Whatever tactics God chooses to employ, the divine flower will unfold itself. Since God made it clear through Jesus’ crucifixion that he chooses weakness to wreck the world’s understanding of power, I imagine that he will continue to work quietly in spite of the best efforts of his many handlers to control him and expropriate him as hood ornaments for their triumphal imperial procession. Maybe he will break humanity so utterly through this virus that his mercy will finally be unavoidable. Desperation has always been his most precious gift to me.

But whatever way God chooses, his/her wholeness will make itself known. For some reason saying it that way makes it work for me in a way that it didn’t before. The mangled paper ball that I have become will smooth out over time and become a smooth, delicate, unwrinkled sheet of paper again with perfect poetry written on it.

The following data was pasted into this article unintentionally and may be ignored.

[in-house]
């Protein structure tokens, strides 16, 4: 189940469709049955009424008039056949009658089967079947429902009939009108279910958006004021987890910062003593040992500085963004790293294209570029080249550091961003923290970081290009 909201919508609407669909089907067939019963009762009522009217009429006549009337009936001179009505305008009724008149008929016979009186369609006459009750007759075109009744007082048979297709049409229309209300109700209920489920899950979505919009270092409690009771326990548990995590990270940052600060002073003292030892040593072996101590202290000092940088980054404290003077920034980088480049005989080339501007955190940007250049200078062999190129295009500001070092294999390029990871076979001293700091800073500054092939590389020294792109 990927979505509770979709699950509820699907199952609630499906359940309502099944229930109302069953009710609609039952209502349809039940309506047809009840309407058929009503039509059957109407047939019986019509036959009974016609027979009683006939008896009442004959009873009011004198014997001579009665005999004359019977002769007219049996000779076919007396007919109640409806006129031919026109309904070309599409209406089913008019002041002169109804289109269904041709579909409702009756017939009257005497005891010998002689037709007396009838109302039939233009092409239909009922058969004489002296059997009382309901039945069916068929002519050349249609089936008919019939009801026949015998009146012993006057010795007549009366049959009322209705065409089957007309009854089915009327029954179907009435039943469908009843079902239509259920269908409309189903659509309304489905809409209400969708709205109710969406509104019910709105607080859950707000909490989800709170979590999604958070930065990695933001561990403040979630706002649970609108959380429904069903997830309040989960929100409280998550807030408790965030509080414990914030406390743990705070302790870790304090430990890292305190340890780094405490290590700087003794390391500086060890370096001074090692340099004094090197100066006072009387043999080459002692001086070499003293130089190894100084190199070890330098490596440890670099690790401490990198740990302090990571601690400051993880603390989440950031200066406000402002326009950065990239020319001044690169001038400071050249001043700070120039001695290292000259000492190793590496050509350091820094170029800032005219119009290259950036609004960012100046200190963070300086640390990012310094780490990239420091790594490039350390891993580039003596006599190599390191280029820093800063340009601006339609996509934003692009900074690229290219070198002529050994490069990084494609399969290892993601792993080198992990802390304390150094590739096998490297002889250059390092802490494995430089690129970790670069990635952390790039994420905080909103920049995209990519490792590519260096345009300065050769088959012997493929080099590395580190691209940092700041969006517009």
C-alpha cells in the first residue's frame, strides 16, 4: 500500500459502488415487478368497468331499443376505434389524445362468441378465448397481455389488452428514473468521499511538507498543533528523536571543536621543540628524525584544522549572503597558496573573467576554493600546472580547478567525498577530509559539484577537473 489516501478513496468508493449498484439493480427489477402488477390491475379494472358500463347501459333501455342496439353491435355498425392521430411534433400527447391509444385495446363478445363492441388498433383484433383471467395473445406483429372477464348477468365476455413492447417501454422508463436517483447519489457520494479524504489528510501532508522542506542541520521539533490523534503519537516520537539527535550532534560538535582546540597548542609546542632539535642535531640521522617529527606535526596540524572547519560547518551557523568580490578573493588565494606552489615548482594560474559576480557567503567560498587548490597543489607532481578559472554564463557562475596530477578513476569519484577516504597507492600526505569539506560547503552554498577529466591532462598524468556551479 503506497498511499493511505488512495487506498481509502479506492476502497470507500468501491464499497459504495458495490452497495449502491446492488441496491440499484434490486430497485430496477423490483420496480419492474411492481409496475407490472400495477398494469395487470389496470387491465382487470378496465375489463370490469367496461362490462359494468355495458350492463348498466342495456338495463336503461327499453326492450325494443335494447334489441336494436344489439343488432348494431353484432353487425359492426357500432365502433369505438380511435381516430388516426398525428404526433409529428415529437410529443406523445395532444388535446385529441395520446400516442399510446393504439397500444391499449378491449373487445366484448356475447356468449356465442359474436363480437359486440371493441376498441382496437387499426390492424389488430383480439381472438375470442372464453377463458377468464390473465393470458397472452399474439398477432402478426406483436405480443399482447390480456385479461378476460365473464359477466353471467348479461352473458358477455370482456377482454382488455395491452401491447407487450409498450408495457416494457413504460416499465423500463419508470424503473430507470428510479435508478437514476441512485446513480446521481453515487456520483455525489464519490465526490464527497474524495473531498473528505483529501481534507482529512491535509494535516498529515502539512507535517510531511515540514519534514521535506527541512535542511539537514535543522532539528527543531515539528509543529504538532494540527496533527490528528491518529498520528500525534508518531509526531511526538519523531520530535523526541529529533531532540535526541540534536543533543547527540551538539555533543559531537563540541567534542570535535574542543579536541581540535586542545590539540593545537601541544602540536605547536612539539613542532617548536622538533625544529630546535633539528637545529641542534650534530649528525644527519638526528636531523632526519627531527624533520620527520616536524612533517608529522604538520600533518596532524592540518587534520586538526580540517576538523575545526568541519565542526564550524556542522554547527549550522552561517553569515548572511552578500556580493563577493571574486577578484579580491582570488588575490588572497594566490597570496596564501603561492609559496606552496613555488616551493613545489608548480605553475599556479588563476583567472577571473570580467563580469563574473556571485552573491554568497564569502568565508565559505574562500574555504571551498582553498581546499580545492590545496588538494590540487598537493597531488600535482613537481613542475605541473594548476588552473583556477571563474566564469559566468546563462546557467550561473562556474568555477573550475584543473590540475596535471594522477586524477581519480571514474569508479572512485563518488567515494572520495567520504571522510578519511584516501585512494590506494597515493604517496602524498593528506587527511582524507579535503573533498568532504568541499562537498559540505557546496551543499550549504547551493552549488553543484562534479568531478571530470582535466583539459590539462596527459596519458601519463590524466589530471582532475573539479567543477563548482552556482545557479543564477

I can collaborate with God or fight him tooth and nail every step of the way; he’s still going to carry me to the changing table, put on a new diaper, and lay me down in my crib. This isn’t to say that it isn’t a far better journey when I cooperate with God’s will. But somehow knowing and trusting that God’s flower will unfold itself with or without me takes away all the weight that I thought I had to carry so that I can simply glide into being fully awake and entirely saved.

And the last sentence that divine wholeness gives me is this: breathing itself is heaven, because the human breath is the name of God.

Browse Our Archives

Follow Us!